Connecting Mandarin and English,
(August 30, 2008) (return
the 232 and get off on the third stop after the bridge." "The
232? It's so crowded with students!" After those remarks we boarded
the 232 and found seats as we seem to be near the beginning of the route.
Two stops later we were full but it wasn't until two more stops later that
the driver refused to open the doors at the next stops because people were
standing in the doorway. It seemed as if we were only gathering riders and
we started to wonder about the process for disembarking because, first of
all it was strong humanity between us and the door. As it turns out, we
stood up and leaned forward and the humanity formed around us.
After a morning with Kan and Yiqi meeting
his mother, viewing photo albums and sipping ice water, we shared an awesome
meal fixed by the two of them, each claiming some serious culinary skills.
Then we hit the streets where we saw people, probably about one quarter
of the population of this city of four million. We were advised that when
crossing the street we should appear to not be looking and walk slowly.
I think it's "Don't look" to appear to the drivers as if they
have to be responsible for our safety, and "slowly" so they can
predict where you will be as they dart past you. This seemed counter intuitive
to "Watch carefully and dash across when there's a space."
The "mall" was very fancy although
laid out in a design different than American. Perhaps a department store
where which department was it's own little boutique with its own clerks
all dressed the same, would give you some sense of layout. Typically
one clerk stood at attention as you walked by ready to quote you a price
and fill your shopping bag even before you chose to buy something.
A tour through a second fancy"mall while gathering
some essentials in the grocery section," a dash through a third mall
which appeared more like a flea market with no aisles for customers, the
purchase of a new cell phone and service, and the establishment of a bank
account were all a part of this walkabout. When it comes to walking through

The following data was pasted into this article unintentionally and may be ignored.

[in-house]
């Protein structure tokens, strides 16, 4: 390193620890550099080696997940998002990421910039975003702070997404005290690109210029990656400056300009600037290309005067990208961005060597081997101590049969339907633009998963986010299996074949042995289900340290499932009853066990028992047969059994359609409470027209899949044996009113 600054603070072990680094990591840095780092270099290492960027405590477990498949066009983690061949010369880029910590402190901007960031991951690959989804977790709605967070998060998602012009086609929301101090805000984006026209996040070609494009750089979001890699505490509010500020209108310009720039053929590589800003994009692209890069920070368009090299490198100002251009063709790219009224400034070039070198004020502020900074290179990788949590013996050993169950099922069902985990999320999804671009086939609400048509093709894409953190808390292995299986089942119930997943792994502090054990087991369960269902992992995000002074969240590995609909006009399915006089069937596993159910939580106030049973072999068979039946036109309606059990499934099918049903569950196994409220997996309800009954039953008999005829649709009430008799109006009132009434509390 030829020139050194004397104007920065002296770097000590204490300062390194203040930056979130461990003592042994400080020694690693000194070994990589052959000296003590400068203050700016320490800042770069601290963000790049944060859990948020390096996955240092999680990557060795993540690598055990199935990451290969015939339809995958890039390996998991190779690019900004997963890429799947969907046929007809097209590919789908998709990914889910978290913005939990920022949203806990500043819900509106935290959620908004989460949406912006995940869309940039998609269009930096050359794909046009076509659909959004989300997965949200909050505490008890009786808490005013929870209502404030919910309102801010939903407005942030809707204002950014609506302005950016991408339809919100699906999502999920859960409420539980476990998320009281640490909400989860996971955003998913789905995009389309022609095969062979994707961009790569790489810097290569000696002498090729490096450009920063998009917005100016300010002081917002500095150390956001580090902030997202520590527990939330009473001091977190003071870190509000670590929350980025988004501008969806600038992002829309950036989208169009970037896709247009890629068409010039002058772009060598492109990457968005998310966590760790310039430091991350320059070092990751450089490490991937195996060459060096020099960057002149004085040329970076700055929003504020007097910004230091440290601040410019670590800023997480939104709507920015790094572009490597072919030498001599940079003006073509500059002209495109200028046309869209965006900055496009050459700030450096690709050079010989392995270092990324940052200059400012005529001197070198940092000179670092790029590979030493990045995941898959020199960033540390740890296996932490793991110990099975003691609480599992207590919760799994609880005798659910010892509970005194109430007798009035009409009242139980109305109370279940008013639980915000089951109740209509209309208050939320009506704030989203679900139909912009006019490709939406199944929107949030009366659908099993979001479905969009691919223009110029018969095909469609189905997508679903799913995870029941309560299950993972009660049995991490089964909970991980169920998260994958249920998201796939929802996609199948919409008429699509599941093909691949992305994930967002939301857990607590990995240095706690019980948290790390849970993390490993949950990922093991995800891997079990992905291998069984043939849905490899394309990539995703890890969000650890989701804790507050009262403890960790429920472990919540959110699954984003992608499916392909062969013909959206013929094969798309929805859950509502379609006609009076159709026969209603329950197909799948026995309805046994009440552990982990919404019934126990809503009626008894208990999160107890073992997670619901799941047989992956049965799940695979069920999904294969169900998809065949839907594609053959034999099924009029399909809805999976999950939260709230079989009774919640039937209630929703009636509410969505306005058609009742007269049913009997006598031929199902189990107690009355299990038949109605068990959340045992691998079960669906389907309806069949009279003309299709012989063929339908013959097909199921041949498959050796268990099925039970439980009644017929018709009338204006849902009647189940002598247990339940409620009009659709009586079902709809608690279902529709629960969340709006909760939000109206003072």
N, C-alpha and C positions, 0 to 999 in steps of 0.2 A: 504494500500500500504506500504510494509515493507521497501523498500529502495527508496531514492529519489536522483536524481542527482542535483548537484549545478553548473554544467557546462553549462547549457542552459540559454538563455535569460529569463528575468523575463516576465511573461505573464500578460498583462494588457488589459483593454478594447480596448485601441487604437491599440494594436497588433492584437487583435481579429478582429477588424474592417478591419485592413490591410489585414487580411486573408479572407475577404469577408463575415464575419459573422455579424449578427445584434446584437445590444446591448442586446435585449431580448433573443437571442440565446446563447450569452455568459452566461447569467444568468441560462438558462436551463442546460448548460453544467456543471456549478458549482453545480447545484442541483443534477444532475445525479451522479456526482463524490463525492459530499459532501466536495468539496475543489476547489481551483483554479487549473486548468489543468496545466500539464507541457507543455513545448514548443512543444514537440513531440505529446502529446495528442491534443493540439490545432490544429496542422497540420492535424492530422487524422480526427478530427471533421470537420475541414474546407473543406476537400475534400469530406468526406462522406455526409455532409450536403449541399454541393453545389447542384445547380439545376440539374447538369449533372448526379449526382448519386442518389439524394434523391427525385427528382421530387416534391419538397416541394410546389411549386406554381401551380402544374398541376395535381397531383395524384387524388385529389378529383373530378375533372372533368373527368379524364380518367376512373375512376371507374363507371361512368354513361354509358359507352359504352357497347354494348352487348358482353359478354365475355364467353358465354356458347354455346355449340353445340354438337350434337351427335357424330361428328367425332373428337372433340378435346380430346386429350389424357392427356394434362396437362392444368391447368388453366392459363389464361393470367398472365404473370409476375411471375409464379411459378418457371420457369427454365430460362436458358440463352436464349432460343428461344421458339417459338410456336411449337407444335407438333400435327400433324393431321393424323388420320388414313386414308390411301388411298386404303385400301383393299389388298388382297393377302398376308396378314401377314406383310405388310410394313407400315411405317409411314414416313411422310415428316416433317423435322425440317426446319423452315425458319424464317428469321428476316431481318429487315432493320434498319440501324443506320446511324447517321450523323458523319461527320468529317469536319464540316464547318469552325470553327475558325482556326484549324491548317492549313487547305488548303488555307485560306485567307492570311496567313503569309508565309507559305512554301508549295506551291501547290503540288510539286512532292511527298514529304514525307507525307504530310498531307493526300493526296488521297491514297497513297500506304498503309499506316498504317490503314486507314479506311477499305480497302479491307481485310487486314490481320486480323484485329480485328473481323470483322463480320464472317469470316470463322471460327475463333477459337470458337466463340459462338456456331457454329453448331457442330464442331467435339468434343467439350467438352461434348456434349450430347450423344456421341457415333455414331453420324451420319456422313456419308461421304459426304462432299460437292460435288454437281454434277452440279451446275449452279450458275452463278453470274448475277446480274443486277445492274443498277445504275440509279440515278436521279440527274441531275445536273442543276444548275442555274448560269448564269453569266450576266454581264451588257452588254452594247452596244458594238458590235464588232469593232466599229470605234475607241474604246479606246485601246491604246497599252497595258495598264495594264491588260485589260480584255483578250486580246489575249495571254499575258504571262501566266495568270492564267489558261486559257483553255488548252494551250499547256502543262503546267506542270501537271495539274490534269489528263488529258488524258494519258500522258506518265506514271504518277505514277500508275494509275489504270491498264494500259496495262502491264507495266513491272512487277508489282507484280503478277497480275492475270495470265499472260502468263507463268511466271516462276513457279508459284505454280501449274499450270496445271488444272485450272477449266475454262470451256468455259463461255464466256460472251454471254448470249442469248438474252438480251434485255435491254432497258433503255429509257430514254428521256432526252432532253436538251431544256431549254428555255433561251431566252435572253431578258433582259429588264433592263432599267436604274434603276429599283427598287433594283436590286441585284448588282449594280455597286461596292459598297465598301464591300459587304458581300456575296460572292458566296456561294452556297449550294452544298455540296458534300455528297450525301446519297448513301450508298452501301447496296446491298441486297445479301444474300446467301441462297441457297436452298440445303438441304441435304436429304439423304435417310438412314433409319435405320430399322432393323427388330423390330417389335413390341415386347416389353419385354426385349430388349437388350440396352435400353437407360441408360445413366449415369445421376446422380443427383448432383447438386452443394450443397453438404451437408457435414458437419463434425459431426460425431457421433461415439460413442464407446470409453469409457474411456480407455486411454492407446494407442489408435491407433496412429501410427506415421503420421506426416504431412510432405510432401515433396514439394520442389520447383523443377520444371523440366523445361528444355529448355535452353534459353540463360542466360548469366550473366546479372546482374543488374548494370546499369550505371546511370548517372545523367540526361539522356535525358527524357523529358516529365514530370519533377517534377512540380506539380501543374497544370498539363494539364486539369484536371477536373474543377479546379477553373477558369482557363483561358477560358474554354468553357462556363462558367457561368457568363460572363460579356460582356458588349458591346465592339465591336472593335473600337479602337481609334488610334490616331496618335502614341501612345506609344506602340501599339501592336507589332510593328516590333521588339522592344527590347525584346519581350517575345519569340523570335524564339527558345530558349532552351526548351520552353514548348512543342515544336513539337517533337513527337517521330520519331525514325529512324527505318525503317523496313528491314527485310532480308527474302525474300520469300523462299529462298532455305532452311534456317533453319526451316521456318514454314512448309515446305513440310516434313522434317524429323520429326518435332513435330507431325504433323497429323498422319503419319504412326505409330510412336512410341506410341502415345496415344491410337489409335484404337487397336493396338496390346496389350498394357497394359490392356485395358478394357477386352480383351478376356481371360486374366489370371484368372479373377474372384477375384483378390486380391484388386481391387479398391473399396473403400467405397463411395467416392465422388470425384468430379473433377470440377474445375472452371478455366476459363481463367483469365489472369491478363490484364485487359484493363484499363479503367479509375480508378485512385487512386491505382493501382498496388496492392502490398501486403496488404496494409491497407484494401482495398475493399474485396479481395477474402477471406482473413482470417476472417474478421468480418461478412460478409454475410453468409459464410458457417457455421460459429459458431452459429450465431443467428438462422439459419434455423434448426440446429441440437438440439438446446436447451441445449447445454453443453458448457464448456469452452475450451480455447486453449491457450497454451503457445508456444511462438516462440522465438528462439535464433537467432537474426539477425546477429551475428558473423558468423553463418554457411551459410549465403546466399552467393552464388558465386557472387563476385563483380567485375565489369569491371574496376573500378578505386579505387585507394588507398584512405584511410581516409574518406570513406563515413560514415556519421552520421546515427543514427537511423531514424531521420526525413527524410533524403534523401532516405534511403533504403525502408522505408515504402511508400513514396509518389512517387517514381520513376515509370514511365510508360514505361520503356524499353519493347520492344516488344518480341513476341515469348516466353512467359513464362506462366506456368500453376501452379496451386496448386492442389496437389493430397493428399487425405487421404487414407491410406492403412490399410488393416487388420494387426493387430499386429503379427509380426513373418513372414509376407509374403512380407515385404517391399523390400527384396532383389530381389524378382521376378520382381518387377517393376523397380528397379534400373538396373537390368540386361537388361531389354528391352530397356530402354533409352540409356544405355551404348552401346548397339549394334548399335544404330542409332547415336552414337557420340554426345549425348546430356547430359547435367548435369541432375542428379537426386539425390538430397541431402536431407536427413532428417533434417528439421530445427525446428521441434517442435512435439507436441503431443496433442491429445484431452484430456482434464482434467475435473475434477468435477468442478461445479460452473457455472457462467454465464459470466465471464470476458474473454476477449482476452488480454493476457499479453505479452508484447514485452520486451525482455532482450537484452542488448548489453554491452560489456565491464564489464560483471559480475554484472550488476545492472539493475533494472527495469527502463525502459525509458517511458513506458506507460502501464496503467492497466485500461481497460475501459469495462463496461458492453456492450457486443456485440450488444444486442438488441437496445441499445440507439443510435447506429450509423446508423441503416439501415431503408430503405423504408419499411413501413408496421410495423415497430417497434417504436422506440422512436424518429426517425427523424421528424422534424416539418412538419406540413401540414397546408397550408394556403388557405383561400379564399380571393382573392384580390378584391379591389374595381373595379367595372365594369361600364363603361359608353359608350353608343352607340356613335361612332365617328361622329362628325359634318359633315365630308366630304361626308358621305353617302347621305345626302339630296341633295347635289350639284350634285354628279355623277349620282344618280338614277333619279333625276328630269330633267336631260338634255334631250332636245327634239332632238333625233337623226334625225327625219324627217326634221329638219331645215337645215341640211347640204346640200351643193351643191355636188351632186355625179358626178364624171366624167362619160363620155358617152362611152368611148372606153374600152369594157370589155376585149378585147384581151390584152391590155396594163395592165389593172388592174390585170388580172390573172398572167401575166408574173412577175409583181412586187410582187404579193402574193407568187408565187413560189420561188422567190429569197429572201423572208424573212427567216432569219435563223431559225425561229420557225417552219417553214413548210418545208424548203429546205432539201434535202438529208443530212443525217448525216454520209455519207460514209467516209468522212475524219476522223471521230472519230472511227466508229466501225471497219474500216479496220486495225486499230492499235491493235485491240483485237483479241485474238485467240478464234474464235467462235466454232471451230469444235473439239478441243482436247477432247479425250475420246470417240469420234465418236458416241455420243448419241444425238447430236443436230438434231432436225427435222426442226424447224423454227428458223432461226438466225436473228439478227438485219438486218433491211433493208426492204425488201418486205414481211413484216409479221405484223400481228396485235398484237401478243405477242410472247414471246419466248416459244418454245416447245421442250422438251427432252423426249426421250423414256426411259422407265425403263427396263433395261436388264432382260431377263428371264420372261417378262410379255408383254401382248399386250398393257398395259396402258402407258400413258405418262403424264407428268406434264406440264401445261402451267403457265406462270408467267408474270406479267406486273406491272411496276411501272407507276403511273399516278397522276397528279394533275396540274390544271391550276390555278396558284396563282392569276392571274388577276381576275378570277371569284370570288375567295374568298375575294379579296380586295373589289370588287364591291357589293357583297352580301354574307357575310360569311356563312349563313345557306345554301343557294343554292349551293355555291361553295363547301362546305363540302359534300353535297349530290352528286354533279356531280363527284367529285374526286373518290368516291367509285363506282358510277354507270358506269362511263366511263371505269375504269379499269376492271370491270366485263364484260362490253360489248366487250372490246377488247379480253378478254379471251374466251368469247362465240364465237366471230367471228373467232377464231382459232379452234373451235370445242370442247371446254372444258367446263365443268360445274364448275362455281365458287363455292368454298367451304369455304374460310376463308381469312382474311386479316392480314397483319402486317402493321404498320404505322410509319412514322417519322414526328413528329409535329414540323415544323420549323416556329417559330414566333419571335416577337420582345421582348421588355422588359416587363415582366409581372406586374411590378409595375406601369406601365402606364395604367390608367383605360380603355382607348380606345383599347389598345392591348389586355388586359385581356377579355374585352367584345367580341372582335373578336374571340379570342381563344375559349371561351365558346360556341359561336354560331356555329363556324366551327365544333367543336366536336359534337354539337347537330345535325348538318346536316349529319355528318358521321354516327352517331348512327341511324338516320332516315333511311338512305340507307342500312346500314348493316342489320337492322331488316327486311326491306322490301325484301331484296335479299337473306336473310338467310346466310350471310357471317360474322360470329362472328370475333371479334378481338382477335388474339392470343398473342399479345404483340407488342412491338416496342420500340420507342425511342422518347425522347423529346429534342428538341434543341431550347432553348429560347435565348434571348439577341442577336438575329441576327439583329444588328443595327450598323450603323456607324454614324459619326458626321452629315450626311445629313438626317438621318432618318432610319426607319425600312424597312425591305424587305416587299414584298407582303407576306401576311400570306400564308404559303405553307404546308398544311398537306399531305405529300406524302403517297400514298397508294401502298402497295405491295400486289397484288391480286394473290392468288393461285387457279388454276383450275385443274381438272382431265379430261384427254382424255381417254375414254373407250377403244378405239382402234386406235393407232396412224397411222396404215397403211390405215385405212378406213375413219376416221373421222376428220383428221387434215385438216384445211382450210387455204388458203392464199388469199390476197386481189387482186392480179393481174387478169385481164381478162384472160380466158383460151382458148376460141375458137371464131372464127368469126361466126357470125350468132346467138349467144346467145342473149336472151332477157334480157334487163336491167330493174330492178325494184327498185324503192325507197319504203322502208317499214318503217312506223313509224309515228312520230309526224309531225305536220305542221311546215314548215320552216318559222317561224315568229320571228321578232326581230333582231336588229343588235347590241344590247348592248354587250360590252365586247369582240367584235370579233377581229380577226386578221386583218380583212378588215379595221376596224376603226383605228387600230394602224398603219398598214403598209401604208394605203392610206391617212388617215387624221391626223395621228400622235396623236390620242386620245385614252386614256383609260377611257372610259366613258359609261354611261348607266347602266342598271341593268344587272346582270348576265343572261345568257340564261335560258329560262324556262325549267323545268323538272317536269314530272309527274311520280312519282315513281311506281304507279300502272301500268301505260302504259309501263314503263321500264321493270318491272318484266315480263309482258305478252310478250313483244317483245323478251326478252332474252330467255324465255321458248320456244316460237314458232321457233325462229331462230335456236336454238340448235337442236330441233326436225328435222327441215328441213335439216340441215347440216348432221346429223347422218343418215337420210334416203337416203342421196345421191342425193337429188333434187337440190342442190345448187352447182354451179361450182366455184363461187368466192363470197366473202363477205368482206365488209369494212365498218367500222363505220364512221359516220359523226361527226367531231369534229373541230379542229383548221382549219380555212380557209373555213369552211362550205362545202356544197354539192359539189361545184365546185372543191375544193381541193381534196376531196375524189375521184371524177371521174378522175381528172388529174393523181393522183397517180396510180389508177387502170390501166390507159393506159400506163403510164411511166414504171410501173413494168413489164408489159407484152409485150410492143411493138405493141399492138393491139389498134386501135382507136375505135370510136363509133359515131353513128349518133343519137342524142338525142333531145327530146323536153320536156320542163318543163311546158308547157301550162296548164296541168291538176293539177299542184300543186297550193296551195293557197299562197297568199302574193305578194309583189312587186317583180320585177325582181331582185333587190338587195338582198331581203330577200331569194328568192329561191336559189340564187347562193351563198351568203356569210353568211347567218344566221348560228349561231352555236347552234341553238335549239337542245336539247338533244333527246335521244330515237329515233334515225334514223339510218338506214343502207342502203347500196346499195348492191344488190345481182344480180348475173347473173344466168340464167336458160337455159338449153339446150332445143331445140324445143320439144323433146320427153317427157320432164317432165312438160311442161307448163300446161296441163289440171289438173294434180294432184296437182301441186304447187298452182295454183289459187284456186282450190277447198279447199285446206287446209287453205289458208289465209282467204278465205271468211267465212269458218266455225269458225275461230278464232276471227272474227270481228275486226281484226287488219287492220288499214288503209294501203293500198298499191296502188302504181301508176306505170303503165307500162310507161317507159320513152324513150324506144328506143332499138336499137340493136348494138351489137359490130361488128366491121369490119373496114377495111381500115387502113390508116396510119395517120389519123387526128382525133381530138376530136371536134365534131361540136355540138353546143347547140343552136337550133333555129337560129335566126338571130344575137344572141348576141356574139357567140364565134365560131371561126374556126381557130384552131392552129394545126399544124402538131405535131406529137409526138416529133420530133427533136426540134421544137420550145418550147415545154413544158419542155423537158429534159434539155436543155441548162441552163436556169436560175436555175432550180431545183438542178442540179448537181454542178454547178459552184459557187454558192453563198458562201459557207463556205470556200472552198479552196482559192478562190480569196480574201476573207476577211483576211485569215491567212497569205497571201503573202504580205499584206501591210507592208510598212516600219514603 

malls and shopping, we are a "cheap drunk" as it doesn't take
much to take us past our limit. Fortunately we headed back Yiqi's apartment
and excused ourselves for the bus ride back to JSTU (Jiangxi Science and
Technology Normal University, our new home).
As we walked to the bus an African appearing
gentleman greeted Kan and when he saw us said, "You were described
to me today." He taught at JSTU last year and is moving on to another
school this year. -- The first "232" was visibly packed to the
door sill but a second was close at hand with no one at the door sill yet.
We assumed that position and headed home. At each stop the one standing
on the door sill would have to move further into the crowd and relinquish
that position to the next entrant. As we approached the university Grandma
Gail inherited a seat and by the time we reached our destination nearly
everyone could sit. As we closed our apartment door behind us, the lightning
flashed and the rain started. We went on to count our many blessings.
A note about a Chinese
To say that an apartment
in downtown Nanchang is small is both an understatement and redundant.
The route to Kan and Yiqi's apartment was as intriguing as it quaintness:
into and through the hospital where Yiqi, through corridors with
white dressed staff, out the back, down into a small parking garage,
out through a narrow alley, through the barred door and up to the
fourth floor. Ironically their apartment number and ours are the
same: 402. The entry included a beautiful glass topped small table
and refrigerator. Beyond was a kitchen with the customary two gas
burner stove (no ovens in Chinese apartments), some cupboards and
a small sink.
The next step will be to complete the medical
exams with our doctors to determine our health. We've seen the forms and
it seems like there is some concern about our sanity and Sars.
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